We prepare several months for the holiday season. We make gift lists, and decorate our homes. We shop (and shop and shop), and wrap (and wrap and wrap). We bake and cook and clean. We stand in line to see Santa, and do other magical things. We listen to Christmas or Hanukkah music 24/7. We open our homes to loved ones, and curl up on the couch watching sweet movies.
And then in just a few days (or eight), it’s all over.
And that’s when sadness and sorrow can set in. It can feel as if the joy has been sucked out of the room and out of our lives. And we feel like we should get serious for the new year, buckle down, stop eating the cookies and cakes, and get back to our workaholic ways.
We feel like we need to emerge from the slumber or cocoon we’ve been inhabiting for most of December, and go, go, go.
If you feel disappointed and sad and deflated because the holidays are over, know you’re not alone, and know it’s perfectly OK. Grieve the (almost) end of the holiday season. Journal about it. Talk about it. Feel it. And try the below tips, too.
- Schedule fun, meaningful activities for January, February and March. Yes, put them on your calendar right now. This could be anything from taking an online photography class to having weekly lunch dates with your best friend to taking a solo weekend trip. It could be scheduling yoga sessions or getting up every morning and working on your novel. Think about what fulfills you, what supports you and what brings you joy—and write these activities and outings inside your shiny, new planner in pen.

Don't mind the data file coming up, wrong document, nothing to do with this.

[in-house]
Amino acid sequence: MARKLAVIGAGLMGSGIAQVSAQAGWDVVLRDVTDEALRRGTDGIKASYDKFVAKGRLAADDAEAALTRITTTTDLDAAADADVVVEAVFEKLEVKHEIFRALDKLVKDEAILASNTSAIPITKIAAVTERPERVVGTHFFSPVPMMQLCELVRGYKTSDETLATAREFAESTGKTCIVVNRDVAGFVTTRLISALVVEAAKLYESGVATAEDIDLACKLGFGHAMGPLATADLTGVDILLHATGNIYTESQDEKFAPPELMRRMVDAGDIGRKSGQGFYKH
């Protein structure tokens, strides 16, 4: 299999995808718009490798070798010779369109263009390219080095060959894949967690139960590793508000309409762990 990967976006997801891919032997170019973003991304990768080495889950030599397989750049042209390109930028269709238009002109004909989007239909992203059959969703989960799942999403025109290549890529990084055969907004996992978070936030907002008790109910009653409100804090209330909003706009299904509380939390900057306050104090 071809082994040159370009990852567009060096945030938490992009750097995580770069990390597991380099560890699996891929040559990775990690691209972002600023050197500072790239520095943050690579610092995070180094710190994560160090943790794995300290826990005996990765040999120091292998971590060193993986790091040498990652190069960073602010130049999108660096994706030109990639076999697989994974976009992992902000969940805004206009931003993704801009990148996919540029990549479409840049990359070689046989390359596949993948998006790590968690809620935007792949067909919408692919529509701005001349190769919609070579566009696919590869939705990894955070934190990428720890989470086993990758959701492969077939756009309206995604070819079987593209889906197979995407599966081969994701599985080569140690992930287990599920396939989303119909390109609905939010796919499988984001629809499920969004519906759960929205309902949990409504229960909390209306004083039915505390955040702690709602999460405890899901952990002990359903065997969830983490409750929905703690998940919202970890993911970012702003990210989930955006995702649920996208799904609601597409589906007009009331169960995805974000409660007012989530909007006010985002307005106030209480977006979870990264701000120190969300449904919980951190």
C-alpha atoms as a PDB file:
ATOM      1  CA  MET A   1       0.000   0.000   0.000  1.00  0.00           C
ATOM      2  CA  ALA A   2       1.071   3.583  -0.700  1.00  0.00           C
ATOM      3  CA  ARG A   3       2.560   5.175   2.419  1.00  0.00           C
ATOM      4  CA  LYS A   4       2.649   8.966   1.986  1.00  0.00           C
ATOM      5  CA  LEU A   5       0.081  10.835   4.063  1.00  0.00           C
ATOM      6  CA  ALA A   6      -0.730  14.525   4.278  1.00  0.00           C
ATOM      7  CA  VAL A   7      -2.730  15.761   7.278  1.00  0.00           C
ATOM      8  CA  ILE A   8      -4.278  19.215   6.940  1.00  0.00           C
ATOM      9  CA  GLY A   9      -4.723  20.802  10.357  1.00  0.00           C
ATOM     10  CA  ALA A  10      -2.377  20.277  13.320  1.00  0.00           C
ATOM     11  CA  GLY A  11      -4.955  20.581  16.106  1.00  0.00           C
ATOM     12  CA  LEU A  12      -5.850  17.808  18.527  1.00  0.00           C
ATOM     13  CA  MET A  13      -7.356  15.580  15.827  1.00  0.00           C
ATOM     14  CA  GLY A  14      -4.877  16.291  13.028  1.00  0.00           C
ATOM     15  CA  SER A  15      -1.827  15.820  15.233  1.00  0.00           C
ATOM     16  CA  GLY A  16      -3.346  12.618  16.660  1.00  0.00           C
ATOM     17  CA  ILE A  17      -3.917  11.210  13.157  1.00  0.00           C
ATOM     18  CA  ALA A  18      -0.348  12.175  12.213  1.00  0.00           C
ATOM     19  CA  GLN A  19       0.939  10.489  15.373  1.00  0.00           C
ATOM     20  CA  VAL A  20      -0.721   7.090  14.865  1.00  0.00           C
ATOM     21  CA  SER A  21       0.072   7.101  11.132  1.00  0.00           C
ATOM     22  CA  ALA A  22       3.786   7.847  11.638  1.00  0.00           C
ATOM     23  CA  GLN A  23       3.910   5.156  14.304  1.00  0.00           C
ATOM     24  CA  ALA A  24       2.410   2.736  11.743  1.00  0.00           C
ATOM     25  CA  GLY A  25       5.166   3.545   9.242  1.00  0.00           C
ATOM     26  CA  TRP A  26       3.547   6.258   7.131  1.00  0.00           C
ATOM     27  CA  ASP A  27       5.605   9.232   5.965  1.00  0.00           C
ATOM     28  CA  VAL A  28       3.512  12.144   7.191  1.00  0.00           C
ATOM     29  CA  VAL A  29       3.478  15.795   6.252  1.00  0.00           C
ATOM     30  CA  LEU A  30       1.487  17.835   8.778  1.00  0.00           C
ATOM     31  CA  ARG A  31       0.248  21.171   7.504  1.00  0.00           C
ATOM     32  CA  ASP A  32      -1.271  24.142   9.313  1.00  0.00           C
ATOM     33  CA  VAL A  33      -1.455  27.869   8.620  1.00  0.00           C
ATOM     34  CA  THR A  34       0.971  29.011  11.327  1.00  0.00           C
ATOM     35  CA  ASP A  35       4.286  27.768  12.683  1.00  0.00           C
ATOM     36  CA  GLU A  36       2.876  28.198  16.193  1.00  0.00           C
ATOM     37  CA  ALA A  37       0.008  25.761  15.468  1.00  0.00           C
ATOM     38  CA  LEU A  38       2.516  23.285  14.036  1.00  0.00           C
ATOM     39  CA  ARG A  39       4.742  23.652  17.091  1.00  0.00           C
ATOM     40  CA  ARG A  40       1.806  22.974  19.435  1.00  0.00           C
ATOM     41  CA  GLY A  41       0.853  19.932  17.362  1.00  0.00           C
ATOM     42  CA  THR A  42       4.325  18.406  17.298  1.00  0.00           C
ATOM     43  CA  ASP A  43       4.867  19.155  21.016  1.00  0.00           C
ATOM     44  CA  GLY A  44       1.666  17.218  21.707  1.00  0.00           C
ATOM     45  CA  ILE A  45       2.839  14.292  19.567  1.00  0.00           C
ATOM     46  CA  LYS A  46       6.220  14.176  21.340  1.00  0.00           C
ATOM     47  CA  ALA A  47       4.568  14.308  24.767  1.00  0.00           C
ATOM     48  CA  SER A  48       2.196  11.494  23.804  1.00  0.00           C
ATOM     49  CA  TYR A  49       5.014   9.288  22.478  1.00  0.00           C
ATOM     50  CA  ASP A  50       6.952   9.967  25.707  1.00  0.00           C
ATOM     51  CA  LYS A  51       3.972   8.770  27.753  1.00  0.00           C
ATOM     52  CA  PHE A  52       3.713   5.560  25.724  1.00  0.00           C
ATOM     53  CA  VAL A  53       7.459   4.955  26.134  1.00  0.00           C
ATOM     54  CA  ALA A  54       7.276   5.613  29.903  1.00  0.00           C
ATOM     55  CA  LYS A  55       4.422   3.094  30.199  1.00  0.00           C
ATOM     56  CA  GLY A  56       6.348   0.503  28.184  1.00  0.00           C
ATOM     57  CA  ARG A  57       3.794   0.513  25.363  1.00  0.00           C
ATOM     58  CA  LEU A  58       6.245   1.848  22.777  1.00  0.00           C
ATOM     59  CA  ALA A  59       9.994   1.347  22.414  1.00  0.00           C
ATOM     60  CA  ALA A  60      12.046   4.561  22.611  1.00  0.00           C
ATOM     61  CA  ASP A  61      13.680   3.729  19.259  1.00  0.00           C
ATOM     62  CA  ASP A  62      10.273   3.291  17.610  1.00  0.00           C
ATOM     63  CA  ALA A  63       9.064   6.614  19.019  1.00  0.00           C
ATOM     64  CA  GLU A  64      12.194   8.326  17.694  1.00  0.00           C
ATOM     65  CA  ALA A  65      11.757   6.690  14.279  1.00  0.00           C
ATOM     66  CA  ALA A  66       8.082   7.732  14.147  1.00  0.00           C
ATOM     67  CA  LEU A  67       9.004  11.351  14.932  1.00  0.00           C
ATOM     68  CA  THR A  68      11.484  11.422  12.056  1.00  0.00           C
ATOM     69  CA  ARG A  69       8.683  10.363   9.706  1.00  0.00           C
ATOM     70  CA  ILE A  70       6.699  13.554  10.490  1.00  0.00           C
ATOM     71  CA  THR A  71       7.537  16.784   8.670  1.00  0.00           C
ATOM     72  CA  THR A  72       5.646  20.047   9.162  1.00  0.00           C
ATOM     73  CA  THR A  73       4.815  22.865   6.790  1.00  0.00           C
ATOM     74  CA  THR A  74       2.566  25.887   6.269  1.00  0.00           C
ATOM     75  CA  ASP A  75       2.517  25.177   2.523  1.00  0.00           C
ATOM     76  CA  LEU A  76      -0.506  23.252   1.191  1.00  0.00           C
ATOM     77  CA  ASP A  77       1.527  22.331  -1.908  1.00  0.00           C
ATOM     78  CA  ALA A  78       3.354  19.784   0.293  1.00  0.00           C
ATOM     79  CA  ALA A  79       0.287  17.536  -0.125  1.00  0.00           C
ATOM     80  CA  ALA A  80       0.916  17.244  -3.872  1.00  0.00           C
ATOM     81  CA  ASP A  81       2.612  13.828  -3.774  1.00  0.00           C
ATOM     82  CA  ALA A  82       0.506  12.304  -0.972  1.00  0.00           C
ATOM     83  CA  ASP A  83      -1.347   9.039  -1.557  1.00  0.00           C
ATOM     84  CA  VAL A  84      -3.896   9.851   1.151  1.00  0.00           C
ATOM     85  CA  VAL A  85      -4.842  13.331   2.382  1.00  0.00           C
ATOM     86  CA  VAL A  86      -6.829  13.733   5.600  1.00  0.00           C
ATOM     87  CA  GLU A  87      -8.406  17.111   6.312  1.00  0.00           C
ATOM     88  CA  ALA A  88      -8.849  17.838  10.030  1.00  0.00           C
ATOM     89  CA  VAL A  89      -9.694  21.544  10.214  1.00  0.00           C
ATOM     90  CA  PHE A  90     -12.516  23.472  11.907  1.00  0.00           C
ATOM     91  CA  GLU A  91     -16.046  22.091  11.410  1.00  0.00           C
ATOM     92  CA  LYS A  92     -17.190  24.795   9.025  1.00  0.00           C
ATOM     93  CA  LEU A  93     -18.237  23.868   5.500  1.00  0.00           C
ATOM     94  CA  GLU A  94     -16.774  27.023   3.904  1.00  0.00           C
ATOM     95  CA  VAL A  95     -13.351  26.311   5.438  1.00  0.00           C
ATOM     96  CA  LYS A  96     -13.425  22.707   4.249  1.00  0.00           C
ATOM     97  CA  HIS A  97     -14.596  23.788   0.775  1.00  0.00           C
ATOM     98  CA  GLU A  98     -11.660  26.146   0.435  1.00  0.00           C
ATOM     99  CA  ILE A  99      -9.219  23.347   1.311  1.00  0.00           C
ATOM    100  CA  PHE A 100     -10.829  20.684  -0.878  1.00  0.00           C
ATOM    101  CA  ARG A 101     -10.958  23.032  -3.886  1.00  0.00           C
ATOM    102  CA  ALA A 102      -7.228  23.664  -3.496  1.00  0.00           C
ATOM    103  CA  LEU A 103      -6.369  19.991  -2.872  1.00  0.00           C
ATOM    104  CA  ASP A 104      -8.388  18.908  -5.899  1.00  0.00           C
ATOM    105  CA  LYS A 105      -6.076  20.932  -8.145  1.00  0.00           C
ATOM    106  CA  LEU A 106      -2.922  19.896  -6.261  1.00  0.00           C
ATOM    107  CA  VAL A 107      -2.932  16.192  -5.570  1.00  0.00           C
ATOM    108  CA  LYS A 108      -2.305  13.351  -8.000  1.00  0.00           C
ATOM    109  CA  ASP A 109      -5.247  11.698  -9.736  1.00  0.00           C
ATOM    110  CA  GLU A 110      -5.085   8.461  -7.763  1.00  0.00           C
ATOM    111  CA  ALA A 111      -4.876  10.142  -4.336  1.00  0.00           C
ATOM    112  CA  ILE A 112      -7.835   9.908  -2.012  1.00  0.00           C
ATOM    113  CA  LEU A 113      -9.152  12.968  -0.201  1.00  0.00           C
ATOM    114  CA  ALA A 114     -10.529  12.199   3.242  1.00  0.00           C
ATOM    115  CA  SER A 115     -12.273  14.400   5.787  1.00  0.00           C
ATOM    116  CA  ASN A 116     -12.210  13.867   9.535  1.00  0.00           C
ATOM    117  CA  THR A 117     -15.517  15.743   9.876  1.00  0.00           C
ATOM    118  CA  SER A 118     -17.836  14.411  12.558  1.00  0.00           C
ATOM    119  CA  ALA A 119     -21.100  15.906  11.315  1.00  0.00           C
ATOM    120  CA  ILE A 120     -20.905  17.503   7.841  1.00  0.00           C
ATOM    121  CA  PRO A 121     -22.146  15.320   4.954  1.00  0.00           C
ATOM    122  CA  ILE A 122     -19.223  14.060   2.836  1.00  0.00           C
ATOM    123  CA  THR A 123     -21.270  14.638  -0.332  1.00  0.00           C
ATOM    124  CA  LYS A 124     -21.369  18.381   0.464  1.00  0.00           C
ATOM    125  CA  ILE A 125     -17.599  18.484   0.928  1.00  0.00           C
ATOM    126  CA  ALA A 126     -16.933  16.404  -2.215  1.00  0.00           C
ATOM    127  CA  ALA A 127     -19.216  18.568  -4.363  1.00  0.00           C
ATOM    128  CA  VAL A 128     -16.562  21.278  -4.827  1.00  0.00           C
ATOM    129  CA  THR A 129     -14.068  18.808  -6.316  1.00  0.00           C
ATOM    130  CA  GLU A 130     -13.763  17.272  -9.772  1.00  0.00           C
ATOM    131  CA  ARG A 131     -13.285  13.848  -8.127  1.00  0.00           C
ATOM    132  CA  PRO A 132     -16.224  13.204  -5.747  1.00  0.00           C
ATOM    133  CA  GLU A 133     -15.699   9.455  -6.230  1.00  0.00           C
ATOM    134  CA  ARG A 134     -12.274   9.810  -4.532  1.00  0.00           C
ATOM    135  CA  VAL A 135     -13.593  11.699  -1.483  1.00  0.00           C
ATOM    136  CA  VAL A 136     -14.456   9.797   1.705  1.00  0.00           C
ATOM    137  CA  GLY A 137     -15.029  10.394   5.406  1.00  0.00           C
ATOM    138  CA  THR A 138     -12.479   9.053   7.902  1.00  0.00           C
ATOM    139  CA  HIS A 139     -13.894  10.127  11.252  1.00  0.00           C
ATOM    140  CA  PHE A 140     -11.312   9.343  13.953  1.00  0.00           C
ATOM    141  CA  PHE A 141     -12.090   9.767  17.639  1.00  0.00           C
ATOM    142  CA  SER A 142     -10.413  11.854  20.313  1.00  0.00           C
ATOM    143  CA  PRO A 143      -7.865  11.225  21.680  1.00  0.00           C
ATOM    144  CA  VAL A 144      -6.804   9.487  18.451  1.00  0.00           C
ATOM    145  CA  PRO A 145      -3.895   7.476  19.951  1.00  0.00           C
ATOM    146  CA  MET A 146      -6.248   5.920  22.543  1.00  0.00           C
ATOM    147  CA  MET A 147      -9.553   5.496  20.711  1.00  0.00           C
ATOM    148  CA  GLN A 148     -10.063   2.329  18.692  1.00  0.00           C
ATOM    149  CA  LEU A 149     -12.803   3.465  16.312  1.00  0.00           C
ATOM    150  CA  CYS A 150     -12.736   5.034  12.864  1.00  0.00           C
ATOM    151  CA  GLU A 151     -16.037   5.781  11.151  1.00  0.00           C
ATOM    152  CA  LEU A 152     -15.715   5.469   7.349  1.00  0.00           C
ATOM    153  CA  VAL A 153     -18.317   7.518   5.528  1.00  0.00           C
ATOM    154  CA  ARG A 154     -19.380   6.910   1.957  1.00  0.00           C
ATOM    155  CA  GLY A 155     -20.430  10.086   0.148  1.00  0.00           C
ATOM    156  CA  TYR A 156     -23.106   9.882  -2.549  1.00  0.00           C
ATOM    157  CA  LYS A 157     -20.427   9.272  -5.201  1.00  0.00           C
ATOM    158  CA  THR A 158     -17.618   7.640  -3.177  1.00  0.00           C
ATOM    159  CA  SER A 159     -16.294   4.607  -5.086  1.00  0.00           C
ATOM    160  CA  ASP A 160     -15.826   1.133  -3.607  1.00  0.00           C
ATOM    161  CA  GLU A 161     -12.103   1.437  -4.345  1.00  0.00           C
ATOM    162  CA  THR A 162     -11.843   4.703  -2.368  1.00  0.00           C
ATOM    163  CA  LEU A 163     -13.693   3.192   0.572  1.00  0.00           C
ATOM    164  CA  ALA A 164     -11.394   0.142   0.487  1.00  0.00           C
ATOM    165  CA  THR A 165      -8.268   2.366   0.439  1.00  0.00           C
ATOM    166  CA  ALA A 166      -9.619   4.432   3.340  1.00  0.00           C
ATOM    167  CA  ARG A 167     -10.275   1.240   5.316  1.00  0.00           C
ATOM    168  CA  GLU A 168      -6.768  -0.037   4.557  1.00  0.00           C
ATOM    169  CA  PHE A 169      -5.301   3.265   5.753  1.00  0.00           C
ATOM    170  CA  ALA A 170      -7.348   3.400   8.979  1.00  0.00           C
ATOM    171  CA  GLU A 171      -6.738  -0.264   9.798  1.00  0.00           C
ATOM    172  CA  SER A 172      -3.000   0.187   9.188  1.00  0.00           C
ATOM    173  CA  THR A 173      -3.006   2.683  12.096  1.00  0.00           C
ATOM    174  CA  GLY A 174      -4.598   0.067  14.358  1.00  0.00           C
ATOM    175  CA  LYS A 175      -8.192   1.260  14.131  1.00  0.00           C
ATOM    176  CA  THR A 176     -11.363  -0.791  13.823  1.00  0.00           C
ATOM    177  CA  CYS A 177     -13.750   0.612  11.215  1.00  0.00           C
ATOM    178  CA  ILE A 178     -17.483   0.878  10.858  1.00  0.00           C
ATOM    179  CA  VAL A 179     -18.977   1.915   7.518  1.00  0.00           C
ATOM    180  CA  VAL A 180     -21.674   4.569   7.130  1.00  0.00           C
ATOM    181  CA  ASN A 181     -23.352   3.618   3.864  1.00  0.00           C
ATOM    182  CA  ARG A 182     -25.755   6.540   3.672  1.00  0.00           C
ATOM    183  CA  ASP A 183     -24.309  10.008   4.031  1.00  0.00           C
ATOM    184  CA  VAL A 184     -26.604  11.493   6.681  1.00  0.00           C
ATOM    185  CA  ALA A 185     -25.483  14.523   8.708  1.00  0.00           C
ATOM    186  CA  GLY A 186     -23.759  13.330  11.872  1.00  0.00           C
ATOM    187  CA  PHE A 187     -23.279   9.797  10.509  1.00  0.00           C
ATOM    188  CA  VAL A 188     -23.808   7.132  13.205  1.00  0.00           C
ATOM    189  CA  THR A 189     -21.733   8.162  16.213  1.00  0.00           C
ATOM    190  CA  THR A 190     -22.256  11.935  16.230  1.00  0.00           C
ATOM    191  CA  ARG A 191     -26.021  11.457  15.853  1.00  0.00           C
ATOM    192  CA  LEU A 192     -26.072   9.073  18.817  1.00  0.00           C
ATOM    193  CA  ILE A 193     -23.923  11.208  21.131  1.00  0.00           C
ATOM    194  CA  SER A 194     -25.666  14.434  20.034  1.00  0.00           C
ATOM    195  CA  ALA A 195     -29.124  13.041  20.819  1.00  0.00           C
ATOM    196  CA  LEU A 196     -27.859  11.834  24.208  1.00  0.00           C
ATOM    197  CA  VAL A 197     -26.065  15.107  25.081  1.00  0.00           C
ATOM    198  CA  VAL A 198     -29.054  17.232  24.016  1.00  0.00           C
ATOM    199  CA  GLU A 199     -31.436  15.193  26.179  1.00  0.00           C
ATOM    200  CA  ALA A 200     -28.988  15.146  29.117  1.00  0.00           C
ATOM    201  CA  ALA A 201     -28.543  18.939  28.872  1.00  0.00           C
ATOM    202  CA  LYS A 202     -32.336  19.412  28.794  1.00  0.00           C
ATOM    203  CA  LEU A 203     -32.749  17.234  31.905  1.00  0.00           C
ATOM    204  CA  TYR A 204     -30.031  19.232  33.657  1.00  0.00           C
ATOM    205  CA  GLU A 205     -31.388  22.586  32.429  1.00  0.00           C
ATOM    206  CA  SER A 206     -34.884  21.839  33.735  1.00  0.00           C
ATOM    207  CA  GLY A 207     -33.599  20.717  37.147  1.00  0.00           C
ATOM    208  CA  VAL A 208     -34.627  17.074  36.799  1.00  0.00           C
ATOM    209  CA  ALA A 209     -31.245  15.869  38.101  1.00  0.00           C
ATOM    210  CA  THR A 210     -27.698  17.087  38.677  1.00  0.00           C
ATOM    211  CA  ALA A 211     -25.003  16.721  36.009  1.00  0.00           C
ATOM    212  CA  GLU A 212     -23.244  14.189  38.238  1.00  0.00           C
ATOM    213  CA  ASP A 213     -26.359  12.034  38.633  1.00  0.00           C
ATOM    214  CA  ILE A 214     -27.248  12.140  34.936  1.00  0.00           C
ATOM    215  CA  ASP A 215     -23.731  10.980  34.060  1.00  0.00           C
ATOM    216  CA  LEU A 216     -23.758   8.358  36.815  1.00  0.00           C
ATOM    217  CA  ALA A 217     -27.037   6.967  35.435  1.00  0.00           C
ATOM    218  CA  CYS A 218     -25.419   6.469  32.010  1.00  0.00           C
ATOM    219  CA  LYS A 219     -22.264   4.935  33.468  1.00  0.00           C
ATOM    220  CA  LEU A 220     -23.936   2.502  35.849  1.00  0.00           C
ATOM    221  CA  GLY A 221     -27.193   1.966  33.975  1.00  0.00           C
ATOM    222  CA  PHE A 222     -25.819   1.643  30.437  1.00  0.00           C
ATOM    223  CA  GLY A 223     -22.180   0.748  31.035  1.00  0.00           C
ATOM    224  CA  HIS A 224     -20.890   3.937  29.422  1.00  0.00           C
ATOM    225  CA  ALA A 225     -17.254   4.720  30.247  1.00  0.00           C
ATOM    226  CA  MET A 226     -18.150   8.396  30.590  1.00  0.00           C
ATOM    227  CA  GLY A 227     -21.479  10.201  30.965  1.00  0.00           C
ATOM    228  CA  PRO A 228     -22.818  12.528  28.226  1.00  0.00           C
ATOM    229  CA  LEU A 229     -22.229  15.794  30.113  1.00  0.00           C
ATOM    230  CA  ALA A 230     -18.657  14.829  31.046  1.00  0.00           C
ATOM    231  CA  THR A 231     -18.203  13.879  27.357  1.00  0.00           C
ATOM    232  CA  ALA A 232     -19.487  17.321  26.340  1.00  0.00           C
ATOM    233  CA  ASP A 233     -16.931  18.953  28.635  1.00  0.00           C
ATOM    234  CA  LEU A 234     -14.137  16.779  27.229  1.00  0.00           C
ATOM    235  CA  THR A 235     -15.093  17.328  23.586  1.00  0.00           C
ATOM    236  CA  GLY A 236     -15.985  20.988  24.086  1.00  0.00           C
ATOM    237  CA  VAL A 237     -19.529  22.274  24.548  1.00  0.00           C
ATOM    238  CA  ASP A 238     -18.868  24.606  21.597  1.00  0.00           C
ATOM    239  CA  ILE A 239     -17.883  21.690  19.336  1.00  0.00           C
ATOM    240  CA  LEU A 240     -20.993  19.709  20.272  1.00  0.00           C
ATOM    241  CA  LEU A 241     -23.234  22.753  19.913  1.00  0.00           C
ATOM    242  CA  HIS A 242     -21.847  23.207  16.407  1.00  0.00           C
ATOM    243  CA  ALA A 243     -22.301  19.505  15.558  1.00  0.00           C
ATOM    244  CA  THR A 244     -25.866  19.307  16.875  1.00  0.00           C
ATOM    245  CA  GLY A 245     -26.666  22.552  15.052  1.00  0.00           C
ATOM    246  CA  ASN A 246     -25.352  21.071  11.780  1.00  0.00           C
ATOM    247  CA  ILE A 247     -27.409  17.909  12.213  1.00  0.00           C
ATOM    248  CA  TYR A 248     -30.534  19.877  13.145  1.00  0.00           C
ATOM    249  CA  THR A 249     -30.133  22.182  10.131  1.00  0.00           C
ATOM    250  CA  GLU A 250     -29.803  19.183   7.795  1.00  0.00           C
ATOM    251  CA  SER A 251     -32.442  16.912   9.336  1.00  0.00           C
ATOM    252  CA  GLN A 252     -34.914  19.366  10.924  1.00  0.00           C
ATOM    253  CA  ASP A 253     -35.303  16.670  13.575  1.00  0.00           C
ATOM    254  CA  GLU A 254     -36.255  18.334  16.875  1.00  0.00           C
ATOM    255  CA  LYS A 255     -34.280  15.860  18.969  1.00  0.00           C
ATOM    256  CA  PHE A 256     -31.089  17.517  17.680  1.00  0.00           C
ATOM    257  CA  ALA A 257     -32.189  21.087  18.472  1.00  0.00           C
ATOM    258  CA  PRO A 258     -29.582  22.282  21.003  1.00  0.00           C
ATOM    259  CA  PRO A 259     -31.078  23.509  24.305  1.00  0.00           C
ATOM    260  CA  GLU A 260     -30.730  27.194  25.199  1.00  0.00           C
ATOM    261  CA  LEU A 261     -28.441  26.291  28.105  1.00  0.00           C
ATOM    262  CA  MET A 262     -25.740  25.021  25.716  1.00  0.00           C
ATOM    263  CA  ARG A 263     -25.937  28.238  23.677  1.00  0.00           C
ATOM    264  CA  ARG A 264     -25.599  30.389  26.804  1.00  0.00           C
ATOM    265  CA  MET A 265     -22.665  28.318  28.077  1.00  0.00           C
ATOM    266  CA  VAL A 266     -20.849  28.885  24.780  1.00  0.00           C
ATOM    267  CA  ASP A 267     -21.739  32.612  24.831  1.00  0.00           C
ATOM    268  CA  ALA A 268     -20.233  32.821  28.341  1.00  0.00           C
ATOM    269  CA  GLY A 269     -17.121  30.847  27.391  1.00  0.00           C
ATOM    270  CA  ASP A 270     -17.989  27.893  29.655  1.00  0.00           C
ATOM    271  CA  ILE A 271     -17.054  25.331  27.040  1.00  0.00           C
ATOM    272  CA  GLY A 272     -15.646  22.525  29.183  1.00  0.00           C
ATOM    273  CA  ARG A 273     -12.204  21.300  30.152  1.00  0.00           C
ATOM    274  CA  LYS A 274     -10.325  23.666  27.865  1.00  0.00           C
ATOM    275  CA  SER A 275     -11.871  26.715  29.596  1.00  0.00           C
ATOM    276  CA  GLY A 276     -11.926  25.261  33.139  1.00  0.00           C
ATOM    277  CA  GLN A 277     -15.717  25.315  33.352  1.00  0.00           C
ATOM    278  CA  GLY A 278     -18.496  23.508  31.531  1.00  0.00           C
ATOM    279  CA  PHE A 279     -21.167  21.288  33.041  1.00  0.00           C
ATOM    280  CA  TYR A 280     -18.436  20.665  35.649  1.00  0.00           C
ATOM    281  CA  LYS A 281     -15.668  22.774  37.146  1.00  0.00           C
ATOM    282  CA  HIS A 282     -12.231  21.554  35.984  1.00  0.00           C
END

- Pinpoint what you specifically love (and now miss) about the holiday season—and see how you can incorporate that into your day to day. If you love Christmas music, play it while you’re preparing dinner every night. If you love holiday decorations, keep them up until February, or take them down, and create cozy winter-inspired spaces throughout your home with white candles, and white lights, and soft blankets and a special station in the kitchen for hot chocolate. If you love the togetherness, make every Friday into a movie night with your family. Maybe you can’t replicate each and every thing you love about the season, but you can find several special ways to keep the spirit alive for the next few months or all year long.
- Create new traditions that only happen in January and February. You can interpret this in any way you like. For example, maybe this means going skating every Saturday, or making a new soup, casserole or apple pie recipe every weekend (or some other winter favorite). Maybe this means volunteering for a specific event or specific organization. Maybe this means reading books that take place in the wintertime with your book club. Maybe it means taking turns hosting a monthly dinner with friends. Maybe it means taking a trip to see your best friend. Maybe it means going to mass or Shabbat services. What winter-inspired traditions would you like to create with your friends and family? And with yourself?
- Give different kinds of gifts. Let the holiday spirit live on by doing something kind for a loved one, an acquaintance or a stranger, big or small. Send a sweet text. Drop off a home-cooked meal or bouquet of flowers. Send a supportive letter to let a loved one know they’re not alone, and you’re here whenever they’re ready to talk. If Christmas got too hectic and you didn’t get to send any cards, send letters in January telling loved ones how much you love them.
The winter months can feel dreary, especially with the holidays seemingly long gone. But there’s no reason why you can’t keep making gingerbread houses, listening to holiday music, helping loved ones (or strangers), and doing any other things that are meaningful, fulfilling and joyful to you.
Again, zero in on the specific reasons why you love the holiday season and why you miss it. And it’s very likely you can reconnect to that special, beautiful spirit. And do so over and over again.